Northsider Vol. 1 | Issue 15 | December 2014

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pple Street Market is one of the most difficult challenge CUCI has faced since its inception. Most chains avoid building a grocery store in a food desert at all costs. Other chains demand massive amounts of financial assistance from the government and often receive it. However, after studying the area I believe that the big chains have underestimated this part of town. This happens often, and this is not meant to denigrate the ability of big chains to run grocery stores. For example, no one denies Houchens’ (the company that owned the Sav-A-Lot) ability to run a grocery store. The company owns more than 200 stores and clearly has a system of analysis that usually works. That said, its decision makers misinterpreted the neighborhood of Northside. They looked at the statistics of average- to low-income residents and assumed they would be successful without good produce and by overly relying on cheap goods. However, they overlooked the large socially conscious consumer-base. They overlooked the large student population. They overlooked the demand for organic foods, more produce, local foods, foods produced in a socially conscious manner, natural meats, and natural breads. This is not to say that Houchens is incompetent – the company clearly knows how to successfully run a Sav-A-Lot -- it is just to say it made a mistake with Northside. Northside wants high quality options along with affordable options. This type of underestimation happens often, as grocery store owner James Newman in Louisville told us about one of their stores. The previous store had treated the average low-income neighborhood to cheap goods only, underestimating the demand for socially conscious items. The store in Louisville was located in an eclectic 14 vol. 1 | Issue 15 DEC 14’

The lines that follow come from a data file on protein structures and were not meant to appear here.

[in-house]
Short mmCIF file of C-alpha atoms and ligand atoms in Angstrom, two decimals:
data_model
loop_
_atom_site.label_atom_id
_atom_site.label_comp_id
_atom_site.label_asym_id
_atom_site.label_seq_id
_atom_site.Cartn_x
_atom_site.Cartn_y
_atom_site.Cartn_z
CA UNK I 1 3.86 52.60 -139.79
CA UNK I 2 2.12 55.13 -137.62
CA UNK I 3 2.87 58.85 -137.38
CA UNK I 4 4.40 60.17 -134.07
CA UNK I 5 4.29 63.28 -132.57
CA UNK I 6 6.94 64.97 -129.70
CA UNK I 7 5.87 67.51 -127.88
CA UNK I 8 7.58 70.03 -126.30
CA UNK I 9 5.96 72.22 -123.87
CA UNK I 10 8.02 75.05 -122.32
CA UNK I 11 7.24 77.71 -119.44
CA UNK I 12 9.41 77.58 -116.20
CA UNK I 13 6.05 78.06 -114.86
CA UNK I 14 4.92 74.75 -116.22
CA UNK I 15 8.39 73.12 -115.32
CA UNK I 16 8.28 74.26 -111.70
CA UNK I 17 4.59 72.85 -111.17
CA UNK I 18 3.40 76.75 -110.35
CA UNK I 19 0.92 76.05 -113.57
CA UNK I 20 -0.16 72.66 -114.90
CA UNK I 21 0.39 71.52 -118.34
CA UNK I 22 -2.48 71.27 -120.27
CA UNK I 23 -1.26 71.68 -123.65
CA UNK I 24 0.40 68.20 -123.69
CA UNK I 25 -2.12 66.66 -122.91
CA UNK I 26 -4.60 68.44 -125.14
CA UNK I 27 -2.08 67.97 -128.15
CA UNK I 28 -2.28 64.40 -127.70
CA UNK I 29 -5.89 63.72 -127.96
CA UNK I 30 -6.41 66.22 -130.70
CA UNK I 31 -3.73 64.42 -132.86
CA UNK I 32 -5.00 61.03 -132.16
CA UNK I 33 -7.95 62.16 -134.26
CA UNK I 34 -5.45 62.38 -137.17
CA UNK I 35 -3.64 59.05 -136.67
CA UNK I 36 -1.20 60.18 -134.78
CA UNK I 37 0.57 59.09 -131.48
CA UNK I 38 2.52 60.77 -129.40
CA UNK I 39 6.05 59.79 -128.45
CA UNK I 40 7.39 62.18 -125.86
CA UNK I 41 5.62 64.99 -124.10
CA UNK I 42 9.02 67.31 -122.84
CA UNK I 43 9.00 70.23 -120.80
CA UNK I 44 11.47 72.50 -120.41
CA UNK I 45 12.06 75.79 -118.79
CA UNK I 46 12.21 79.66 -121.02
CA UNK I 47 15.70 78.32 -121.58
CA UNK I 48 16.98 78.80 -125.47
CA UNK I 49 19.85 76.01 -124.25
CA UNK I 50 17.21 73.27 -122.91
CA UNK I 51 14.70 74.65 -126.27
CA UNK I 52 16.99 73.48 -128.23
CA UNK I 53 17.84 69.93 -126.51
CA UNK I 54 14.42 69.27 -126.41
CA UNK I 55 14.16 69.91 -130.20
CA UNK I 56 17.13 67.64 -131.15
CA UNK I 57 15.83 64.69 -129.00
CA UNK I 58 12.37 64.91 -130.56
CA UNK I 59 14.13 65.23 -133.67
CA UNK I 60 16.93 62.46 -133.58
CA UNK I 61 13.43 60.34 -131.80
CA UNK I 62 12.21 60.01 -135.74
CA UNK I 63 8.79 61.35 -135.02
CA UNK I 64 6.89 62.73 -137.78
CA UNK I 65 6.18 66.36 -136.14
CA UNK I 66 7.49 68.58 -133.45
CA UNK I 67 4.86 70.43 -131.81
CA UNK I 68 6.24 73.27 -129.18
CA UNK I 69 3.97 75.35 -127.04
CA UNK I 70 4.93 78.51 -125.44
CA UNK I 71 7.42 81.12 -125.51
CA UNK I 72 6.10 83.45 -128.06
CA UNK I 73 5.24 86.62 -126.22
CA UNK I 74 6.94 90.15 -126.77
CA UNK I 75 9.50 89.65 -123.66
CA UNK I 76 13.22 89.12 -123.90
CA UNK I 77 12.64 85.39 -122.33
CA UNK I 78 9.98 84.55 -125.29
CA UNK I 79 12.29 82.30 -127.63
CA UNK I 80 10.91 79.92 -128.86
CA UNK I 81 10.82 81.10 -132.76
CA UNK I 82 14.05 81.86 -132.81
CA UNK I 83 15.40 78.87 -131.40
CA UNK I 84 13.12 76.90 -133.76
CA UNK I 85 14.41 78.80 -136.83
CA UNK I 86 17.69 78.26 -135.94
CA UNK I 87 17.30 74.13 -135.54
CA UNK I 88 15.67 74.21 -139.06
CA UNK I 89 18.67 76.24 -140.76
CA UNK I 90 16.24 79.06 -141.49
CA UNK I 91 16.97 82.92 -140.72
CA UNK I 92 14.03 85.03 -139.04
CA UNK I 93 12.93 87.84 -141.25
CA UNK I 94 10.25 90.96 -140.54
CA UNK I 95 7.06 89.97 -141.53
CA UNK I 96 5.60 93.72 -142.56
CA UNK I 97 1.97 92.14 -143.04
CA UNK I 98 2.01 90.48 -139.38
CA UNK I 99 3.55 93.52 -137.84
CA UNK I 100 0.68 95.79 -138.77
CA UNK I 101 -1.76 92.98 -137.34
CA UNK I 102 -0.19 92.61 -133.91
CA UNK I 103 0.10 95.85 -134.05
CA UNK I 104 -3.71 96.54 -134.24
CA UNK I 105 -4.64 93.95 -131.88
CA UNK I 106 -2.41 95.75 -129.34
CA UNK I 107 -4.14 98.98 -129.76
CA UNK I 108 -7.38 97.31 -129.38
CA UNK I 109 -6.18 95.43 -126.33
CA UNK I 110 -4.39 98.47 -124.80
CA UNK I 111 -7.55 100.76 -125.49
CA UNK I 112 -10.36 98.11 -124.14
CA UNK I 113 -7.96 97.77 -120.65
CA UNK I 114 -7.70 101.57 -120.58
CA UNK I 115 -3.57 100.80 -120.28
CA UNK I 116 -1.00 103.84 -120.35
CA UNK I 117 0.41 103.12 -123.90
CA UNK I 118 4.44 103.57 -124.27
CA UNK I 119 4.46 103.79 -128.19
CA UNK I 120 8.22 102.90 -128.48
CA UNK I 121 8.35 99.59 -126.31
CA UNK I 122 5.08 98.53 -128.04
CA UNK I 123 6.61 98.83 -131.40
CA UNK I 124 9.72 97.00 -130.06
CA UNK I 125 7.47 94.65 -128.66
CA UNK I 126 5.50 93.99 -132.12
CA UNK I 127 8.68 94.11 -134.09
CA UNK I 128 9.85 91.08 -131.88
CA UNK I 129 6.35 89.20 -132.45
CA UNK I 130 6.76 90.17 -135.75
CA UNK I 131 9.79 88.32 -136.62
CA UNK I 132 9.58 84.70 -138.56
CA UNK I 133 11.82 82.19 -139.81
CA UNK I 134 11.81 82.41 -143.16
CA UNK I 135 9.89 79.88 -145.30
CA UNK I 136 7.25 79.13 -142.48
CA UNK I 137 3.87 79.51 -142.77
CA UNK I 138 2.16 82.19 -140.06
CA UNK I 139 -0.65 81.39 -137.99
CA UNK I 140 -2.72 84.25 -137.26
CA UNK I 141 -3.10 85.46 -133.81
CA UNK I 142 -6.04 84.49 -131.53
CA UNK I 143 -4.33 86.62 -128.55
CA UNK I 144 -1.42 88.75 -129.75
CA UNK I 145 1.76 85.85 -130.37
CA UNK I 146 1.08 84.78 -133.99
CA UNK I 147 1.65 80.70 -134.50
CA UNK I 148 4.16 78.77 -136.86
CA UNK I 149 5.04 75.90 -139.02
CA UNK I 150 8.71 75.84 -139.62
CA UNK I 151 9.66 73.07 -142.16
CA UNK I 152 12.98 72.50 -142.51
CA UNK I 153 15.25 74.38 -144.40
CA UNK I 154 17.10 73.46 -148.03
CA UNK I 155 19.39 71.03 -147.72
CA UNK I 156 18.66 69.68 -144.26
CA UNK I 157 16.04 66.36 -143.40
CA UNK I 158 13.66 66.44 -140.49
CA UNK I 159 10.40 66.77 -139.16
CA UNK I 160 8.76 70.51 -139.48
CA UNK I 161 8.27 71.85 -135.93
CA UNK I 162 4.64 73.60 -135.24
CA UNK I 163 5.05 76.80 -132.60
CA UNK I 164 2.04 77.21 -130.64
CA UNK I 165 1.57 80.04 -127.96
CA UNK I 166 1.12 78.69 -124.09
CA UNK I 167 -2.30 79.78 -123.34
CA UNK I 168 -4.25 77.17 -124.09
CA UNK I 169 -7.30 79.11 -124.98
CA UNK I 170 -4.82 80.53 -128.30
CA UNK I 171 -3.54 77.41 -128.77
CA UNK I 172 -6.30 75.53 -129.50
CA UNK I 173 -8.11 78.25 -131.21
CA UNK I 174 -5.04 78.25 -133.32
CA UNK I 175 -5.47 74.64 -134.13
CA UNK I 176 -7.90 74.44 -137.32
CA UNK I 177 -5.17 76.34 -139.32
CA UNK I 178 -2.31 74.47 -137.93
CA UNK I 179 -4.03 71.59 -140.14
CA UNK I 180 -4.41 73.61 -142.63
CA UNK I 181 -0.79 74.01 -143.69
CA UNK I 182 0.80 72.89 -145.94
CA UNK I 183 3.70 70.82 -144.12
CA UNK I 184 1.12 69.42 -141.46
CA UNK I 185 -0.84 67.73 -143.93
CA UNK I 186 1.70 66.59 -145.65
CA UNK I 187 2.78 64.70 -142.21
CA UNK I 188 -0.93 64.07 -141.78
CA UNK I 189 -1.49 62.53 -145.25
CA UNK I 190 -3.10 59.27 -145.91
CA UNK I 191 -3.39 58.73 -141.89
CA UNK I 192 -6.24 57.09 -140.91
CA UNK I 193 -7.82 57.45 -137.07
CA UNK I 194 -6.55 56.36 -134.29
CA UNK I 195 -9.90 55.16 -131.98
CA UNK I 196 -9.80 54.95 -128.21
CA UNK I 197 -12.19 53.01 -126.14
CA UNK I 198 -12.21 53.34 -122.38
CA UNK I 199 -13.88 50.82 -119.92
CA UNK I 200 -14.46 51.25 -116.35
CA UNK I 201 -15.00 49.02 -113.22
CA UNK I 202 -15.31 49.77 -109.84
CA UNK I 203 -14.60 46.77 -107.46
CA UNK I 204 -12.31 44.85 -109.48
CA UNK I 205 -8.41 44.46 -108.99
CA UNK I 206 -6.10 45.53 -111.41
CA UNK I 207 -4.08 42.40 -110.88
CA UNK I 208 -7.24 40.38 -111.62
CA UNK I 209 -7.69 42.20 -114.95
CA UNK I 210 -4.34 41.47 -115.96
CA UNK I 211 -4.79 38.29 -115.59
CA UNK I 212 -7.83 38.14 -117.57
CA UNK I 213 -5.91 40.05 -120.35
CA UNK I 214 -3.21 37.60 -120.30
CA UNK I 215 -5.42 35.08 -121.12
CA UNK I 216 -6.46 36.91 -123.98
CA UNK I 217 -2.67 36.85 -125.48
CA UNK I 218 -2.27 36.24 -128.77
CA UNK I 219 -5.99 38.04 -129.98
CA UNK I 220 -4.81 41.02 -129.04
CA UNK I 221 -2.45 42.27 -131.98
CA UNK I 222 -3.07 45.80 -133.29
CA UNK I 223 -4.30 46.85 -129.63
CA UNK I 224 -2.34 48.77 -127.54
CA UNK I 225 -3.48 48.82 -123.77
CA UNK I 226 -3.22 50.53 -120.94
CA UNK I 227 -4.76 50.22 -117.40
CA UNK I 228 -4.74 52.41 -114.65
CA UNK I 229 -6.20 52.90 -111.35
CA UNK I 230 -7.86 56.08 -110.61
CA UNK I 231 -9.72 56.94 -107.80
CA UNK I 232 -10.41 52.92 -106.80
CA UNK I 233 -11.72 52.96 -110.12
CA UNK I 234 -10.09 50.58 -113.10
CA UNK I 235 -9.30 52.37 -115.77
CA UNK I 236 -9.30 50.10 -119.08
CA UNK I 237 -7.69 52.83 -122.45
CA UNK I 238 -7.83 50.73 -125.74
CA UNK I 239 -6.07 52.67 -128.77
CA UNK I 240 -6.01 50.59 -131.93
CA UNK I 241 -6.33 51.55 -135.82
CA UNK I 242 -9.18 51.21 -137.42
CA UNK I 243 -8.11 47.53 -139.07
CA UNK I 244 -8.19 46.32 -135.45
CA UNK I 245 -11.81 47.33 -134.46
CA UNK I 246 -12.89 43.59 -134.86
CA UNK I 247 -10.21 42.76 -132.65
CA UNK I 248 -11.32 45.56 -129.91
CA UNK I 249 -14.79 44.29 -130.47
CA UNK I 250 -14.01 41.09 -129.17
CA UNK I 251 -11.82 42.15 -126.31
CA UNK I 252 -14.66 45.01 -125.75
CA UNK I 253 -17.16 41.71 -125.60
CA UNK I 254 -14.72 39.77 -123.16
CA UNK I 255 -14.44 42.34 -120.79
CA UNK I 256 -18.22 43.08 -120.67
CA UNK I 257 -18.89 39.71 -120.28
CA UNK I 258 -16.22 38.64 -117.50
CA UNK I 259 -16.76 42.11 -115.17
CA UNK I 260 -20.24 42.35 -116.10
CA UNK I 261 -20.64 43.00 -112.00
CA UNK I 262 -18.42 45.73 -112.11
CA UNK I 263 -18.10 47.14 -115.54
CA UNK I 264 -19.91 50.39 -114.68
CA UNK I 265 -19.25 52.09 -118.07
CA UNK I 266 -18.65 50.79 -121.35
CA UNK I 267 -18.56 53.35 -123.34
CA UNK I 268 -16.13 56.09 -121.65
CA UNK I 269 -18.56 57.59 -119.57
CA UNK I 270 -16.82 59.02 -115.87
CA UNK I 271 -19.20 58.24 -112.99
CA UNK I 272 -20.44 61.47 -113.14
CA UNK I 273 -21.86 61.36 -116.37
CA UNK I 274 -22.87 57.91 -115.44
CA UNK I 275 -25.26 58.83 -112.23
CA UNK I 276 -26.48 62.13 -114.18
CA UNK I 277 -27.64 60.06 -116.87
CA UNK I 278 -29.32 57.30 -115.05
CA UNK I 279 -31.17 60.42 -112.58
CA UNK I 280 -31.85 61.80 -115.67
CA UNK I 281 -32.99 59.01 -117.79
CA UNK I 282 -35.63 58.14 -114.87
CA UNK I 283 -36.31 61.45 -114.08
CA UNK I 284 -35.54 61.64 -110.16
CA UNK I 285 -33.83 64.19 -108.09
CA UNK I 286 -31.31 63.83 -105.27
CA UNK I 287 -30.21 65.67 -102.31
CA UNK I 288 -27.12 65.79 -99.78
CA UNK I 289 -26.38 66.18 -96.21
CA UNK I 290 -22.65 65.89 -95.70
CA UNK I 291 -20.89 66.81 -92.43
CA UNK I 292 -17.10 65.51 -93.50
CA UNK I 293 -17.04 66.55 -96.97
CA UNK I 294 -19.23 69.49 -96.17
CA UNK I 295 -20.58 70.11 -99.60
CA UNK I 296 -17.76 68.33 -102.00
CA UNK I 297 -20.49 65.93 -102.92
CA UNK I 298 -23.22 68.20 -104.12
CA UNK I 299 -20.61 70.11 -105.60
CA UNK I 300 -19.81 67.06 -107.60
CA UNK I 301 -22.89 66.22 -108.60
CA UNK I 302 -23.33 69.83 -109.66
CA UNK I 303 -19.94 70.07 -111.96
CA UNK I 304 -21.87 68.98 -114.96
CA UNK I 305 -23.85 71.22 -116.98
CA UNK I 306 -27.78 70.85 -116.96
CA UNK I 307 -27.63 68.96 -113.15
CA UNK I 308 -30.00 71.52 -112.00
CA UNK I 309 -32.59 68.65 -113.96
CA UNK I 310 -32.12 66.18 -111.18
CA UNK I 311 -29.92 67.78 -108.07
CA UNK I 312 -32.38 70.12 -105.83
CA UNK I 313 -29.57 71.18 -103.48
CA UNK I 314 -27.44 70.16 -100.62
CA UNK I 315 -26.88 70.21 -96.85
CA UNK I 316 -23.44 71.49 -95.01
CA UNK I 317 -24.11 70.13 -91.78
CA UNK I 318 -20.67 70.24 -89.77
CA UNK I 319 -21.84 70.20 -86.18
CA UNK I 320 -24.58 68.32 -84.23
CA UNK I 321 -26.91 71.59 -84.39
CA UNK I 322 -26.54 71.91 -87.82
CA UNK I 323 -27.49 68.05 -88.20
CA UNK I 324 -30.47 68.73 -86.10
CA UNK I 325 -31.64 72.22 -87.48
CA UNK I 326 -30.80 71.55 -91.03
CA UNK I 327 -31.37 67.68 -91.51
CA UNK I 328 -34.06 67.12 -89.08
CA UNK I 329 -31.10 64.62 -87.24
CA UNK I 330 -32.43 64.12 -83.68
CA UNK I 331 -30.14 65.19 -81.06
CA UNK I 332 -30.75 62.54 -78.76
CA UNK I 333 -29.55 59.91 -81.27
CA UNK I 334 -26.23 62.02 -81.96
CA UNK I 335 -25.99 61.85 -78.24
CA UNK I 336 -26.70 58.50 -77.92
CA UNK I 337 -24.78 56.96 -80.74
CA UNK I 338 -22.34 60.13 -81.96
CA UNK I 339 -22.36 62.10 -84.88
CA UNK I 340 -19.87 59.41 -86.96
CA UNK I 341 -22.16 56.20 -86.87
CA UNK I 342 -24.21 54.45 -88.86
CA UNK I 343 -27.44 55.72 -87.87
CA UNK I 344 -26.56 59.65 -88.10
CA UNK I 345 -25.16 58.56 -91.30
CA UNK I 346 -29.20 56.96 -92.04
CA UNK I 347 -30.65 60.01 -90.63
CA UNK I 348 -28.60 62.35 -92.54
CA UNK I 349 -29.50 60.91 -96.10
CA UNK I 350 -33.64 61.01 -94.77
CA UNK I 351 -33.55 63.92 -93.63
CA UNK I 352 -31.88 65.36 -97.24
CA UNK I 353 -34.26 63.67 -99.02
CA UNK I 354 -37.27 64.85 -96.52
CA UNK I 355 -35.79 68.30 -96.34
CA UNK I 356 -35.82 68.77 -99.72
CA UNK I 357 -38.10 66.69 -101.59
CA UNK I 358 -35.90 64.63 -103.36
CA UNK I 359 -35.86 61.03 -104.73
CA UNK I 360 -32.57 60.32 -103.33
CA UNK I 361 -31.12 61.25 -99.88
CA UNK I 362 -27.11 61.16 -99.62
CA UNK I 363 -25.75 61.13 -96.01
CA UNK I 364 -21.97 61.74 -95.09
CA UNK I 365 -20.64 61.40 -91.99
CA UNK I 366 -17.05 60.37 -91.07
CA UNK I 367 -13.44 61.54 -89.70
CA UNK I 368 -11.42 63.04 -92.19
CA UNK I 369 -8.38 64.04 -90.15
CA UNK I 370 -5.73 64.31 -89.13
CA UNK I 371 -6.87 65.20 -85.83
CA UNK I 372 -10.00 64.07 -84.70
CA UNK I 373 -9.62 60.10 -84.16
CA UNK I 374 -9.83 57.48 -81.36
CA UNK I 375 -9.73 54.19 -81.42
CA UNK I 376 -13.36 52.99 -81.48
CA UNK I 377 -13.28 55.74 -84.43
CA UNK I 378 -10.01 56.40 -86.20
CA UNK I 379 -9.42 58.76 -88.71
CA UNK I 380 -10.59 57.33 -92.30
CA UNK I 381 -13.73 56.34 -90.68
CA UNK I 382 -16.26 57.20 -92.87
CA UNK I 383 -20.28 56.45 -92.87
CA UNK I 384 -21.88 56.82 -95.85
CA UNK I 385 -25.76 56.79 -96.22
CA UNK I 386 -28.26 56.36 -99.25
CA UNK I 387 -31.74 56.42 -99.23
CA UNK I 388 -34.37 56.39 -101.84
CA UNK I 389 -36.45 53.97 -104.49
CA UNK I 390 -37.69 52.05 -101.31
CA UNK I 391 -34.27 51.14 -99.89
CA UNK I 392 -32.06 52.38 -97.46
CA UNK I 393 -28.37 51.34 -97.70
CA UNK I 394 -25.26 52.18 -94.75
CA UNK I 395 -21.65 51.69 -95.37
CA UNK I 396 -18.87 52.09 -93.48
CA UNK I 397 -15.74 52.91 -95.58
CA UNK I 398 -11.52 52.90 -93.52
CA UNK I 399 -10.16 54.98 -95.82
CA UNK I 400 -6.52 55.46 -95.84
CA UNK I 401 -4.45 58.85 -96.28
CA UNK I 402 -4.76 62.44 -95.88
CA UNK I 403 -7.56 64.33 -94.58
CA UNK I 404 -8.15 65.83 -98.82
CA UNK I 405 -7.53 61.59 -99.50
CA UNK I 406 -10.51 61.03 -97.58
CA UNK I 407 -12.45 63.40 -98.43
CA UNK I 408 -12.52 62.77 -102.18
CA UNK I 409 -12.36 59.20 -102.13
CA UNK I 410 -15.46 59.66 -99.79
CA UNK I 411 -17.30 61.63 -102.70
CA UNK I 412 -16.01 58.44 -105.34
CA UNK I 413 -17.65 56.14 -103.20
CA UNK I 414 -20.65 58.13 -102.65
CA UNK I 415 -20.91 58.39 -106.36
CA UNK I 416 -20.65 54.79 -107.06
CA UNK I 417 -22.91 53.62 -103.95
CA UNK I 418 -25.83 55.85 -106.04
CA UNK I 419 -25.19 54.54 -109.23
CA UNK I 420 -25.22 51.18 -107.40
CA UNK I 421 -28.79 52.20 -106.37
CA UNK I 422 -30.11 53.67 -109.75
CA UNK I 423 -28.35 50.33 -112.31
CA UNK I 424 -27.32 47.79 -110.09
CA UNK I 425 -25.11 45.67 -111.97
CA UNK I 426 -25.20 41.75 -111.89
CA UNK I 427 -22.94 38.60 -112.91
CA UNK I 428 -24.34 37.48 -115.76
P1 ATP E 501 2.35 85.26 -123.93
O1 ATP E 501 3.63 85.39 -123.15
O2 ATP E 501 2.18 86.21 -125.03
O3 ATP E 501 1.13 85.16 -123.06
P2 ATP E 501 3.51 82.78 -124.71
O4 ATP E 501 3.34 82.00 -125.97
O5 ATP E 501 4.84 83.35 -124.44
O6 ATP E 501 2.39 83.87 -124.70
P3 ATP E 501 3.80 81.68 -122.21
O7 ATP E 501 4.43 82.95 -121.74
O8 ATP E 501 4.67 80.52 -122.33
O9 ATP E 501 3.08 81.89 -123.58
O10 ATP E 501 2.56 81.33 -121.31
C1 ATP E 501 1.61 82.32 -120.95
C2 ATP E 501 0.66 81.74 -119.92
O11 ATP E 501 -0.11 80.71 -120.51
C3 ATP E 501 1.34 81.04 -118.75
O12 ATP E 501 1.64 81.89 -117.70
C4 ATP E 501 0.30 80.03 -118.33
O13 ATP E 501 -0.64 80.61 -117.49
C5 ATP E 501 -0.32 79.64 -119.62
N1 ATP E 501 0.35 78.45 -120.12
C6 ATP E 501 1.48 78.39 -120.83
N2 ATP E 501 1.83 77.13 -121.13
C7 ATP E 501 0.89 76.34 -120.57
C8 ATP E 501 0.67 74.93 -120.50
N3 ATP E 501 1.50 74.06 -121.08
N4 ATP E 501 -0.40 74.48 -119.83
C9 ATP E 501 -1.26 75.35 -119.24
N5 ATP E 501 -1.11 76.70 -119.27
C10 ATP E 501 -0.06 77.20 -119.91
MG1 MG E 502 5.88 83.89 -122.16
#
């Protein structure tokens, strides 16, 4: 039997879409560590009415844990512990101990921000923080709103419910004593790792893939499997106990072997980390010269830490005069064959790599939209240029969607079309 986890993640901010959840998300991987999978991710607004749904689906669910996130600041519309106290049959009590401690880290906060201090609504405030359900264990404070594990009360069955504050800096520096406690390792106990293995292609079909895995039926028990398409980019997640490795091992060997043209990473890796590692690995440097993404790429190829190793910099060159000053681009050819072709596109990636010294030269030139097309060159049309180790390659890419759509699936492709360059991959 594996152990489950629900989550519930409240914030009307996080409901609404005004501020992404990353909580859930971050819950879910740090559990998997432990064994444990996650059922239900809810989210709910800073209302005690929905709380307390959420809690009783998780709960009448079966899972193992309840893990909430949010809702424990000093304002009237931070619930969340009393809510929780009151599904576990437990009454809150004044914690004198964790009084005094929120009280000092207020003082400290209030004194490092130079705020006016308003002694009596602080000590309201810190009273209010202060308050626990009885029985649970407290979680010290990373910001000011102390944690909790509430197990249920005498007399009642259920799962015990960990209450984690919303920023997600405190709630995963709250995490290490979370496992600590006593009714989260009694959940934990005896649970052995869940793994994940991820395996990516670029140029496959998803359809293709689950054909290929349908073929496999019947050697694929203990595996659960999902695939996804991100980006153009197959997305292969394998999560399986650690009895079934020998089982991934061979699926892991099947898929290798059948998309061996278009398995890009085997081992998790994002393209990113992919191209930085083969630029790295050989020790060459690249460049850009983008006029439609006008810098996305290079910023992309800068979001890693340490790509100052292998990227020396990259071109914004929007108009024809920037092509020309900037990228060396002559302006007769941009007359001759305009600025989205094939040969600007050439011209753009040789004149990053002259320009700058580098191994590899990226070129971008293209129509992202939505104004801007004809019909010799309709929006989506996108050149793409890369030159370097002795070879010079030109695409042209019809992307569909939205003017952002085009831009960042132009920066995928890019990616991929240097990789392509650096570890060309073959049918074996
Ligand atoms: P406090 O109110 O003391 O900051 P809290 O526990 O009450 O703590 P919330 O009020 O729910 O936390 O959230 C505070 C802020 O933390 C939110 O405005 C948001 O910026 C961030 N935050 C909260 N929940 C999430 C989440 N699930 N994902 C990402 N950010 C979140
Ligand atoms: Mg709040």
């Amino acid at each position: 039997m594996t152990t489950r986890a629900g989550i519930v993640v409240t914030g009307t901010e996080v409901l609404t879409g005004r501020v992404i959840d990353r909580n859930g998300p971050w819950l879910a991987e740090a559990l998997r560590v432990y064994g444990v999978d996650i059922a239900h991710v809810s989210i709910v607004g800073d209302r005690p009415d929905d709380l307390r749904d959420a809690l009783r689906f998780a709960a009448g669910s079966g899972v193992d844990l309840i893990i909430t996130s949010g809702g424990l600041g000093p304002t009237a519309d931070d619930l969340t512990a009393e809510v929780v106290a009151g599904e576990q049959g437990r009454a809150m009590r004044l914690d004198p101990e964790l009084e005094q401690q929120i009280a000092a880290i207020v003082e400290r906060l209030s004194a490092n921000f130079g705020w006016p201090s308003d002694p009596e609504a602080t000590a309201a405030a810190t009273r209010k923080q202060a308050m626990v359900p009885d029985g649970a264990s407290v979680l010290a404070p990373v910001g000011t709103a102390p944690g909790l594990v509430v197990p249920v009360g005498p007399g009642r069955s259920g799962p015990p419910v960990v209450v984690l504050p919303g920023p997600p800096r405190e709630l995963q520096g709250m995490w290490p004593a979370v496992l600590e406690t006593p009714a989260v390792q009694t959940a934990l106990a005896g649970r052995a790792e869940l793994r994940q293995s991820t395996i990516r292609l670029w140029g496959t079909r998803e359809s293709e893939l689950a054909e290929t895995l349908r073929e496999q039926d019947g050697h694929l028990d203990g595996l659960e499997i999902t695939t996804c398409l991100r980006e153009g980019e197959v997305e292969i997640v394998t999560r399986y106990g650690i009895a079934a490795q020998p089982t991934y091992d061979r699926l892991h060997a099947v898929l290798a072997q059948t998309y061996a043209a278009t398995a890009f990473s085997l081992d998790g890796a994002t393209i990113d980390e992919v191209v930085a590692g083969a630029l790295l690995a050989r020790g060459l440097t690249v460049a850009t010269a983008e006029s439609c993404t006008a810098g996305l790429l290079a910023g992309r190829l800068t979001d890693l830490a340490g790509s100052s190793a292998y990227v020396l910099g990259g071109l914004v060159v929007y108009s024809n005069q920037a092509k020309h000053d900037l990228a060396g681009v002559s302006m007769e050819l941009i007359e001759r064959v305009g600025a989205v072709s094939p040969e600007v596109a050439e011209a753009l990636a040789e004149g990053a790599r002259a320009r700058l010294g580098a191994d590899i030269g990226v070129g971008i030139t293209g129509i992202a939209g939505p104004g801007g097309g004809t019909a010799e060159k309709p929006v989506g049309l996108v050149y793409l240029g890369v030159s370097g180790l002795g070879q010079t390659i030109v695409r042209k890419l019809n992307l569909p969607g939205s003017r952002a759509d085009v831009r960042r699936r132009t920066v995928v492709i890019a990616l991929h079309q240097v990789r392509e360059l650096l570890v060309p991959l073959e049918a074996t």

neighborhood near a university. Additionally, most would agree that the grocery chains investing in the Oakley/Hyde Park Area are correct about the potential growth there (Aldis, Remke’s, Fresh Thyme, Wal-Mart, Meijer, Kroger, Whole Foods, Fresh Market just to name a few). I also believe that the Oakley/ Hyde Park area is primed for growth and that a grocery store would be a smart investment there. For example, there are six grocery stores within a one-mile radius of the Norwood Lateral/I71 exit. The number of grocery stores rises to 12 if you take the radius to three miles. I think that the grocery chains are underestimating the northwest area of town in comparison. There is only one grocery store in a 3-mile radius of the Apple Street Market location. Grocery chains are underestimating the attractions in this portion of Cincinnati. That is not to say that the grocery chains investing in Oakley/Hyde Park are wrong; they are just missing some factors not readily apparent in a statistical economic analysis. The Northwest area of town has two of the largest inner-city parks in the nation (Mt. Airy, Winton Woods). The College Hill, Northside, and Spring Grove Village triangle is connected by three forests that are immense when connected together. If you are not familiar the forests are the back of Spring Grove Cemetery, Laboiteaux Woods, and Parker Woods. The three forests are so large that as a child I could walk from the edge of College Hill by the Bahr Farm to Northside entirely through the woods. That is correct, I could WALK through the woods between two inner city neighborhoods. This amount of greenery is not normal; when I show friends from out of town our parks they are amazed that these parks are within the city. If you ever get to look